All computer applications boil down to the process of transferring and processing data. As applications become more complex, more and more steps are added to that process. With each new step, there is a new point at which data could potentially be bottlenecked. A bottleneck occurs at a process or component in an application that has the lowest throughput, therefore limiting the overall performance of an application. Identifying and correcting bottlenecks is crucial to maintaining a well performing application but it's not always an easy thing to do. When evaluating an application for performance you should always account for the possibility of a bottleneck. Here are 4 common points where an application will experience a performance bottleneck.
90% of the time you will find that poor performance comes from a data access bottleneck. Spend some extra time to make sure your data storage is configured properly to handle the load required for the rest of the application. Database indices and query optimization can go a long way.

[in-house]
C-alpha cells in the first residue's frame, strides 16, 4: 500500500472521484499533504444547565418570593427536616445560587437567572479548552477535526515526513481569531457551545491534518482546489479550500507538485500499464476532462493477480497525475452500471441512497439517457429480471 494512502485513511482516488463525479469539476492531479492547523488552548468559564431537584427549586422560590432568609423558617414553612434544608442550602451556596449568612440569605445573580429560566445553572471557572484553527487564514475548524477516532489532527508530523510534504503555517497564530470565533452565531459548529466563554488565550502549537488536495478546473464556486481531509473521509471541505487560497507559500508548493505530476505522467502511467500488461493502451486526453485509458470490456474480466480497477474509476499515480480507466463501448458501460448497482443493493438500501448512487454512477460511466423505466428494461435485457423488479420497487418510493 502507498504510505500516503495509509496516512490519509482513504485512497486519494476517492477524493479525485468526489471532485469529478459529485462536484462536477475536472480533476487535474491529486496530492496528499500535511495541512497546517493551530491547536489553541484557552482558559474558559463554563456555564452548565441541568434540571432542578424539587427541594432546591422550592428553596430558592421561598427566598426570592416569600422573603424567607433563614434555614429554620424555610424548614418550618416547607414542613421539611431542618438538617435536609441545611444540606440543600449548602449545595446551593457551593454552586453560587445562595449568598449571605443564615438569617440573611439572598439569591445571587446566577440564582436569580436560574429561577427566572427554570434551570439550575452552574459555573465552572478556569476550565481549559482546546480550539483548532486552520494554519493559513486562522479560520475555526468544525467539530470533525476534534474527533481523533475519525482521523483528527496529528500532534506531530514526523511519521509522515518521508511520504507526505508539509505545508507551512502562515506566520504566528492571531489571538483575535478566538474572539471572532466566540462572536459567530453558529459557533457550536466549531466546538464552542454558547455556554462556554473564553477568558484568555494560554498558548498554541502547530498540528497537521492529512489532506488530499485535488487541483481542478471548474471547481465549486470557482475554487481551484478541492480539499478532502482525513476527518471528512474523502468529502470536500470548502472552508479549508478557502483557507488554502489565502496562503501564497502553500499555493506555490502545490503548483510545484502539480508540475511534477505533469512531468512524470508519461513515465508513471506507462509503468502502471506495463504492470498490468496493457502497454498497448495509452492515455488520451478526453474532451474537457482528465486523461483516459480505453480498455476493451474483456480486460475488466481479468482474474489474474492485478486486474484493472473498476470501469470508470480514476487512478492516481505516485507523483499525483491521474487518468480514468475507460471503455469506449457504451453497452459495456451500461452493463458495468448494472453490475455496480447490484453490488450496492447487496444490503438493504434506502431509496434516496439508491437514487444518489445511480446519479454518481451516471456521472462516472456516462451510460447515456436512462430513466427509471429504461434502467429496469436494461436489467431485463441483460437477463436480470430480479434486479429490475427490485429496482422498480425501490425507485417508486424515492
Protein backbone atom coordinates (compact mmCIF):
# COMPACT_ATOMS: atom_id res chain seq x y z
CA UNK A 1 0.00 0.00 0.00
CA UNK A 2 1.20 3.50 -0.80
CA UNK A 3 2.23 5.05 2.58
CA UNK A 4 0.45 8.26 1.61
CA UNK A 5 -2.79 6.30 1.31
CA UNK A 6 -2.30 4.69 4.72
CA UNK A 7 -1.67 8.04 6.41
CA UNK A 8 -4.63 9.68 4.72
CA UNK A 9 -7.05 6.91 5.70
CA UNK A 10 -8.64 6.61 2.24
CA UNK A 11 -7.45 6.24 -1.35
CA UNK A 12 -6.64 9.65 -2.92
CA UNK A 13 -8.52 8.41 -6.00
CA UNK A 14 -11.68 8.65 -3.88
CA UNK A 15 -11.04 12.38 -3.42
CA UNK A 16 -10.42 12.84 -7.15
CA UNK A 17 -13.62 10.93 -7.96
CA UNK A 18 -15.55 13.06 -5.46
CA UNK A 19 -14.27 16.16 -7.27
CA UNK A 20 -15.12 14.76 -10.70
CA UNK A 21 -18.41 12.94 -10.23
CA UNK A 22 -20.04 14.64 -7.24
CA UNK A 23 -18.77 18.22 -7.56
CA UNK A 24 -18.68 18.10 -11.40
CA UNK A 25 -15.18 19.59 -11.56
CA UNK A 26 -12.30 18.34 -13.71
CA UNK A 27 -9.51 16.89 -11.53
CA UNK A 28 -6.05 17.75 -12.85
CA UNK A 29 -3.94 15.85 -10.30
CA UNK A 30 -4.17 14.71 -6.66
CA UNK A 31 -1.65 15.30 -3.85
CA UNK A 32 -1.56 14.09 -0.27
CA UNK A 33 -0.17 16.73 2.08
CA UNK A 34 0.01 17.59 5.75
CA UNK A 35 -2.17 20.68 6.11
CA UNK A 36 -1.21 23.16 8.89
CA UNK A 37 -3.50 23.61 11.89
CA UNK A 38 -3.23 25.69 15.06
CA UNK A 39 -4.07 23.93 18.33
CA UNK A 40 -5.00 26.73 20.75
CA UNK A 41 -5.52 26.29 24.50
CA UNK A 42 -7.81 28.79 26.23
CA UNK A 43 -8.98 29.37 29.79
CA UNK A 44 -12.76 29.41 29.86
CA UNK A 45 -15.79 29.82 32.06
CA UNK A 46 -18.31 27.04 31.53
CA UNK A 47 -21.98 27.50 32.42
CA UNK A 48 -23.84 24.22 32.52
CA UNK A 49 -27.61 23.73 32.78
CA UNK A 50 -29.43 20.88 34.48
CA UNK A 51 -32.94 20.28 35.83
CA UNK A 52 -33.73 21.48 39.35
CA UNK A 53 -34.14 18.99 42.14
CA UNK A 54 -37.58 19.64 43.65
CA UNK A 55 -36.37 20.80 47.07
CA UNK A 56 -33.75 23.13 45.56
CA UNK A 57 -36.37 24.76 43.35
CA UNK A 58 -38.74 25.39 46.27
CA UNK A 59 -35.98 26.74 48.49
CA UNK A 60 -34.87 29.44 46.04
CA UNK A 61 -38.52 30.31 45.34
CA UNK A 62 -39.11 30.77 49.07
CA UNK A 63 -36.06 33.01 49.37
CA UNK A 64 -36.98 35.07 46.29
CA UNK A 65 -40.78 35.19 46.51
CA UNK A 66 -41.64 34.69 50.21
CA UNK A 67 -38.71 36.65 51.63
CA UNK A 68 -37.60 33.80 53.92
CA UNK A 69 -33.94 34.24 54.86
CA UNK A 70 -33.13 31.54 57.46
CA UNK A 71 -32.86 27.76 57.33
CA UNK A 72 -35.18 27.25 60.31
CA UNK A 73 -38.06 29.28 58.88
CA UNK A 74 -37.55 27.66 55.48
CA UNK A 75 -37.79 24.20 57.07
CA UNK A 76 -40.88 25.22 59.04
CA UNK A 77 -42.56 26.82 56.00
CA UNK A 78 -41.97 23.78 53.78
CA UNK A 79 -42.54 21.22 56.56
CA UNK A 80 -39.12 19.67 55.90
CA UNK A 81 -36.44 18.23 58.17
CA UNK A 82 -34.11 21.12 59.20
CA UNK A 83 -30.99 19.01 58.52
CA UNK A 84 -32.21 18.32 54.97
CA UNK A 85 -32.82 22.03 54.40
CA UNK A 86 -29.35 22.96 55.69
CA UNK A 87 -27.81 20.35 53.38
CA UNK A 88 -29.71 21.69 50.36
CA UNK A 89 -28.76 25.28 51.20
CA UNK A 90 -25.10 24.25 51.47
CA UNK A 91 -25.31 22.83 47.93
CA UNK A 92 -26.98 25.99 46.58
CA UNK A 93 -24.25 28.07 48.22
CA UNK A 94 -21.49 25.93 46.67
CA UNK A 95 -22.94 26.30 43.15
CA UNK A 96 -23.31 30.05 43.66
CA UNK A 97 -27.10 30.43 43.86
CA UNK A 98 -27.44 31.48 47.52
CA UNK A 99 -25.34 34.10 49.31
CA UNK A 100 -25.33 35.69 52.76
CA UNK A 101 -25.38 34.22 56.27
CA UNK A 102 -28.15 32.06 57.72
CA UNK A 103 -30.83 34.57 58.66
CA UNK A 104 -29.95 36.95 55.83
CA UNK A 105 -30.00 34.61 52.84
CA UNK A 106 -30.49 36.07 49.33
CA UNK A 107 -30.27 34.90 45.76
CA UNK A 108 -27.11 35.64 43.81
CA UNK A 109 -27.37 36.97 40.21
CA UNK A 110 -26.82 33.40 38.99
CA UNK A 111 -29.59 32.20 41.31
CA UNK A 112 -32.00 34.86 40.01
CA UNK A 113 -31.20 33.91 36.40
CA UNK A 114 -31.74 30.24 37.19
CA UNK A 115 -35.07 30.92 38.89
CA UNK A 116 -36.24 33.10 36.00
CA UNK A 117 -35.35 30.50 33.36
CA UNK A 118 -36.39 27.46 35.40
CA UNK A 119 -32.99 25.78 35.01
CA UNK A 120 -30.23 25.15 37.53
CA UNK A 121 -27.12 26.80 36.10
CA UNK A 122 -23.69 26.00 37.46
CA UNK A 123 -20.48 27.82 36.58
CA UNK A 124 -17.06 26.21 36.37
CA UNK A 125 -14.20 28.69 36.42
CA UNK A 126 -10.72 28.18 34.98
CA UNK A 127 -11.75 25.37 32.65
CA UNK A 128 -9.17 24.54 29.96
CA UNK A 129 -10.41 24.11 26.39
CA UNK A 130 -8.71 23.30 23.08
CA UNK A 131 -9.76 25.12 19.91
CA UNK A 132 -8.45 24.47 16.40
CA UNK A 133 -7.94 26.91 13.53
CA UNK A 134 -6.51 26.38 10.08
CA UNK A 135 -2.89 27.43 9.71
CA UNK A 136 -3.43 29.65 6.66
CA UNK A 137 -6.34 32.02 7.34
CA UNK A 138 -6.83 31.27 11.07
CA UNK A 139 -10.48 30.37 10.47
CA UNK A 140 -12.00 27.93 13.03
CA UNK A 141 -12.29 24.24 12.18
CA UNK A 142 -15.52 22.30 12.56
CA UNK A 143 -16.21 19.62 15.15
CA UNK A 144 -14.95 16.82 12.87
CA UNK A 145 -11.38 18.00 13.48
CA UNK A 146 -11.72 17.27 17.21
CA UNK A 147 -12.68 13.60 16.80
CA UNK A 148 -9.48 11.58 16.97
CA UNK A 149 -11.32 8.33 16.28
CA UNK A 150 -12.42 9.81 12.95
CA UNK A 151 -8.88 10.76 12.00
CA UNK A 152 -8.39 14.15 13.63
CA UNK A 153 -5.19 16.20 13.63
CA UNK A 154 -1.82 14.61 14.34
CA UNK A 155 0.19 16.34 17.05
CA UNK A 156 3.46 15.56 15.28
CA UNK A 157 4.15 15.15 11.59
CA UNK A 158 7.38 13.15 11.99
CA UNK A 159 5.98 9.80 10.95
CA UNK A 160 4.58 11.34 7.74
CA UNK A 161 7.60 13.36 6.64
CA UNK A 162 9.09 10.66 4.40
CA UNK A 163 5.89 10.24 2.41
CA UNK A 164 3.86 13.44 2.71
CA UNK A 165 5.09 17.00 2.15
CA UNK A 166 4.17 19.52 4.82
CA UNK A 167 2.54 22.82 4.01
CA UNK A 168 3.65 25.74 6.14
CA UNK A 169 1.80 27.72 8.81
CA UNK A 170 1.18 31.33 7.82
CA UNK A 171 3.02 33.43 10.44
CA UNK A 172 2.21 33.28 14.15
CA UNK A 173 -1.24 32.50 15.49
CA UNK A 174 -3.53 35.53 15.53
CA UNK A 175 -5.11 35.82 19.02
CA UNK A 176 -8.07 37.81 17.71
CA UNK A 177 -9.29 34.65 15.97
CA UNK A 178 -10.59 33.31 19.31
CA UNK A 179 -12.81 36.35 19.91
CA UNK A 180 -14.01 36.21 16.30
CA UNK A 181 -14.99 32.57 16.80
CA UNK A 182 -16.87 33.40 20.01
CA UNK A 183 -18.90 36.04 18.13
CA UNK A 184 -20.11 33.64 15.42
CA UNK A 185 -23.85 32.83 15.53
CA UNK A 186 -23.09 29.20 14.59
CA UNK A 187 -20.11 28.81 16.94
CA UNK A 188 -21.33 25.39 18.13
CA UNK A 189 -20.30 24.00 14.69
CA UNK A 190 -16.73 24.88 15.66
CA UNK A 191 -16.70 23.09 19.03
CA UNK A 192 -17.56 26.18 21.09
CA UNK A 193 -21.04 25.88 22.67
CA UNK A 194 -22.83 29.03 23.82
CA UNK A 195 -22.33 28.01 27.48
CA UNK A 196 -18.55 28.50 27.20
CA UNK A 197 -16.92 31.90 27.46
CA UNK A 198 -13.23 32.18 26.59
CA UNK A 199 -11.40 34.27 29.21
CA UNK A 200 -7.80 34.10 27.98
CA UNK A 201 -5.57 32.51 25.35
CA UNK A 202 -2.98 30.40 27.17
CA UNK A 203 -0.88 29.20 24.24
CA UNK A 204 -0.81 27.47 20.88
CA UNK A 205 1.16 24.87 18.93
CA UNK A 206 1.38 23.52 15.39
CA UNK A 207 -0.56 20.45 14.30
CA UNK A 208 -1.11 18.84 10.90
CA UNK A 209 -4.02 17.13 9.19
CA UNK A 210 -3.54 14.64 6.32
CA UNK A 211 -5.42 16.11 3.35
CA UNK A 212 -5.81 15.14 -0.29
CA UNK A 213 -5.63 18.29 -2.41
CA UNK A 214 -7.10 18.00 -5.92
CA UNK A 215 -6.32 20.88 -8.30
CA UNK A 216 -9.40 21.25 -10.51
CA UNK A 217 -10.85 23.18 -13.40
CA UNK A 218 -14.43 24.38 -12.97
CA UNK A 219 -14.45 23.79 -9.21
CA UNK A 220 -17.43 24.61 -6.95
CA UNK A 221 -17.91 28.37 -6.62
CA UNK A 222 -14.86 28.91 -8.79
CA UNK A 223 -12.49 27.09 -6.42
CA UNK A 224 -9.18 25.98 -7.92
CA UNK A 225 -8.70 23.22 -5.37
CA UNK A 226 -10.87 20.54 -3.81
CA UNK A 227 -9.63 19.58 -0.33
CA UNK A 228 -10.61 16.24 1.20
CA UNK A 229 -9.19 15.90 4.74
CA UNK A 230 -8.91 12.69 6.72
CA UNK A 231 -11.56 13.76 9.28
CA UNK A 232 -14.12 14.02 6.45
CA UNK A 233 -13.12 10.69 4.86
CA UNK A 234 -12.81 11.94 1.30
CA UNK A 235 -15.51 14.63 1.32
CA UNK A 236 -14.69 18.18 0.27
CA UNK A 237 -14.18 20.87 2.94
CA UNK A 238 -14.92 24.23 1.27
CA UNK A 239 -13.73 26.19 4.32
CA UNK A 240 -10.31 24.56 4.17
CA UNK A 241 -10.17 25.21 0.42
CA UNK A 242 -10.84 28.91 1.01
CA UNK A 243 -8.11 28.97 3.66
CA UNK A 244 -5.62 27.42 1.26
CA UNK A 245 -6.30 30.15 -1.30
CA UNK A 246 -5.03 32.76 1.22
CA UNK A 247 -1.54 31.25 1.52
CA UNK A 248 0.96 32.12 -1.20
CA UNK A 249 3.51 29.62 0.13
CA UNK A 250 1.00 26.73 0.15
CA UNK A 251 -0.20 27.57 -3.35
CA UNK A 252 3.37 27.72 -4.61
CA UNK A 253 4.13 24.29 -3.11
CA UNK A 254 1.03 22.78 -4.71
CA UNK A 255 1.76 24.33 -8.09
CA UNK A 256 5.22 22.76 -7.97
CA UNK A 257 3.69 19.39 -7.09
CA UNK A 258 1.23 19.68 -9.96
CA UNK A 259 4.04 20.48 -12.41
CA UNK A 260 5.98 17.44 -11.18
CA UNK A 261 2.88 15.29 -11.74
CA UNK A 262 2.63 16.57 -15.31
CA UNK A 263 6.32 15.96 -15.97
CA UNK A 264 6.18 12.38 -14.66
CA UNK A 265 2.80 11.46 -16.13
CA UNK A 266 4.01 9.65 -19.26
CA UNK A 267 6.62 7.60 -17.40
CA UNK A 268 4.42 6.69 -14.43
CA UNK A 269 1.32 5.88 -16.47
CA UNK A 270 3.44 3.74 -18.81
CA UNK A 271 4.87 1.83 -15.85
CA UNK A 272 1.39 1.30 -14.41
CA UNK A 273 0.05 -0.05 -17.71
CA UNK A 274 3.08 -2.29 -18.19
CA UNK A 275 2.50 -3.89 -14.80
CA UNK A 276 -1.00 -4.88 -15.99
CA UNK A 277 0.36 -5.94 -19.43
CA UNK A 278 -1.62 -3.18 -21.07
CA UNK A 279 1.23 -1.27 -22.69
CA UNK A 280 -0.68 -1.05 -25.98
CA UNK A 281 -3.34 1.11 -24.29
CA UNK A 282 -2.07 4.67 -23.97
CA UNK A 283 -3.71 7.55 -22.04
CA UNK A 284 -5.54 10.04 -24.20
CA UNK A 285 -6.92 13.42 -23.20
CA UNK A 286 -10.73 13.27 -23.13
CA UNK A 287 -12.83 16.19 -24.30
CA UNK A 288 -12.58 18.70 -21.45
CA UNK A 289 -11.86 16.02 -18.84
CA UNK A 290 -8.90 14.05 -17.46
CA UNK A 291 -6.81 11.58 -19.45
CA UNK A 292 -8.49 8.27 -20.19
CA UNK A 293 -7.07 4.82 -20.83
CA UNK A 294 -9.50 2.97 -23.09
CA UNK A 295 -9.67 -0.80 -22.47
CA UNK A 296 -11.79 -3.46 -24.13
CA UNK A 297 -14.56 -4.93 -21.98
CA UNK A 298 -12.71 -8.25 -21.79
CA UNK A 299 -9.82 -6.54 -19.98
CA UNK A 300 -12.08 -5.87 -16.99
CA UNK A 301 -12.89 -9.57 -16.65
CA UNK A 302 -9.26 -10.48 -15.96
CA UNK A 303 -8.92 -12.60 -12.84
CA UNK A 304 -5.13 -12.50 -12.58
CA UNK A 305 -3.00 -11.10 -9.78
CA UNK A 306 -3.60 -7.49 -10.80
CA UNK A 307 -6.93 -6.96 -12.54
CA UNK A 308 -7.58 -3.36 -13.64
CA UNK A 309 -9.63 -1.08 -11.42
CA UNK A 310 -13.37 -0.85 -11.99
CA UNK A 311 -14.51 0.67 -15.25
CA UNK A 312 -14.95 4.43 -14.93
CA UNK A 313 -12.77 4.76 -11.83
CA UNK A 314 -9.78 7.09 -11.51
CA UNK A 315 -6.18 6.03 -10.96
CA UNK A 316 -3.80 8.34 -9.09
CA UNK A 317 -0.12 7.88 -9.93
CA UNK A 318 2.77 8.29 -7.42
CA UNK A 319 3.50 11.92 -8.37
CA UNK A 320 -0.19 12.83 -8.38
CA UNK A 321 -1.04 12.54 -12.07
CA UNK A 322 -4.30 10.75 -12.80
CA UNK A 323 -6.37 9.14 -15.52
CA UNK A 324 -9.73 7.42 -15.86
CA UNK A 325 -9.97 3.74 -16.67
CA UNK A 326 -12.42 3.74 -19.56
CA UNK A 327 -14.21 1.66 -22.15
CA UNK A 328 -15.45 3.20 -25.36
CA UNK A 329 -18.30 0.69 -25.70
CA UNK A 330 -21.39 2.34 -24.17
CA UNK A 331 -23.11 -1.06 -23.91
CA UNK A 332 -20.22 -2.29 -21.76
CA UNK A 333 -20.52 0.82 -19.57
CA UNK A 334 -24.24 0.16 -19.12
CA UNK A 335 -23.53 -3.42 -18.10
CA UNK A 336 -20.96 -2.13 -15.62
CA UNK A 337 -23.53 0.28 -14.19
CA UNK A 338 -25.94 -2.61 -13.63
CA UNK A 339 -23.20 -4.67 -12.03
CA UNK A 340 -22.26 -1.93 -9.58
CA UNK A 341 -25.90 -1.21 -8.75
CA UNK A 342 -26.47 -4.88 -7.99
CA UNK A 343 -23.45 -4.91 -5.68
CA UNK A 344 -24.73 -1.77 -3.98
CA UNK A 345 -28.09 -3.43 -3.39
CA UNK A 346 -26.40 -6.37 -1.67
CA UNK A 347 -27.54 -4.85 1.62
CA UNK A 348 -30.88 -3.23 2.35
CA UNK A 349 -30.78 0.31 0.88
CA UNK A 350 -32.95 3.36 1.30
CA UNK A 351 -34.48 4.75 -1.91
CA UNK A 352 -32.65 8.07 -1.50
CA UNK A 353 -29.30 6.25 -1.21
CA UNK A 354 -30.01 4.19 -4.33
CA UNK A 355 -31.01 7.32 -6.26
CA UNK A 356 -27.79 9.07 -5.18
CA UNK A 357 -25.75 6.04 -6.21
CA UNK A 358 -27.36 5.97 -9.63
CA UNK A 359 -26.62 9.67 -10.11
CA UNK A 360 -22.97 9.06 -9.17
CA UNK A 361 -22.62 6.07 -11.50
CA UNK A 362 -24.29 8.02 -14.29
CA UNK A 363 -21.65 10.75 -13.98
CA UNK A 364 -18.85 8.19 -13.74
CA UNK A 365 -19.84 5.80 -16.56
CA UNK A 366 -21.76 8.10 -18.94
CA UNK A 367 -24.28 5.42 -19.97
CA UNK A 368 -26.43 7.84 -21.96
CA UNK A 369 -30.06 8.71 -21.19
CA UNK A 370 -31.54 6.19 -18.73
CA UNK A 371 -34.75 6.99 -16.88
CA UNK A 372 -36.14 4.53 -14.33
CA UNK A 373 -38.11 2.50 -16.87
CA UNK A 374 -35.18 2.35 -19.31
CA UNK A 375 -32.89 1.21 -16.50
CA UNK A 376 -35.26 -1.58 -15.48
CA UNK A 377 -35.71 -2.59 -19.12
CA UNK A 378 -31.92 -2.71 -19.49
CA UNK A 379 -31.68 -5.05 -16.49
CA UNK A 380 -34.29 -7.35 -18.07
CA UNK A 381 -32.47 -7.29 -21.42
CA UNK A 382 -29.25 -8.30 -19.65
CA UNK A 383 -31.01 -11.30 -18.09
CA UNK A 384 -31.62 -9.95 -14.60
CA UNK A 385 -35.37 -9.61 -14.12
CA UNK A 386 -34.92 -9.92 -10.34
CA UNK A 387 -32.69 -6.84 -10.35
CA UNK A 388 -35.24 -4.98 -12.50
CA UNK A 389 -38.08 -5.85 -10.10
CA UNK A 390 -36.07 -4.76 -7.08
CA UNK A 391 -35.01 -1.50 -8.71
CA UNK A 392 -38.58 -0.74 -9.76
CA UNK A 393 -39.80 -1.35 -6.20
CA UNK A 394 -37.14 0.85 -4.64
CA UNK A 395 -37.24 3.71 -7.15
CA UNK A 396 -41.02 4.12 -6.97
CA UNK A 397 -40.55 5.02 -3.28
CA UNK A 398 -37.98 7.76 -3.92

Some data processing can be very CPU intensive and in turn backs up the entire flow of data in your application. If your CPU is maxed, you should look at options to delay or offload some of the work that the application is doing.
KISS (keep it simple stupid) is the take away here, overly complex or custom UI Components can have a huge hit on performance for the user. Fancy graphics and cool features can be good selling points but can also turn off a lot of potential users if they aren't tuned to work on a wide range of systems. Add an option for a more slimmed down interface that doesn't drain the user's system resources to appeal to more users.
Internet speeds have made huge gains in recent years but this is still something you should be aware of. Data transfer can still bottleneck your performance if you are sending large chunks at a time. Consider sending data only as it's needed to increase the end-to-end performance as perceived by the user.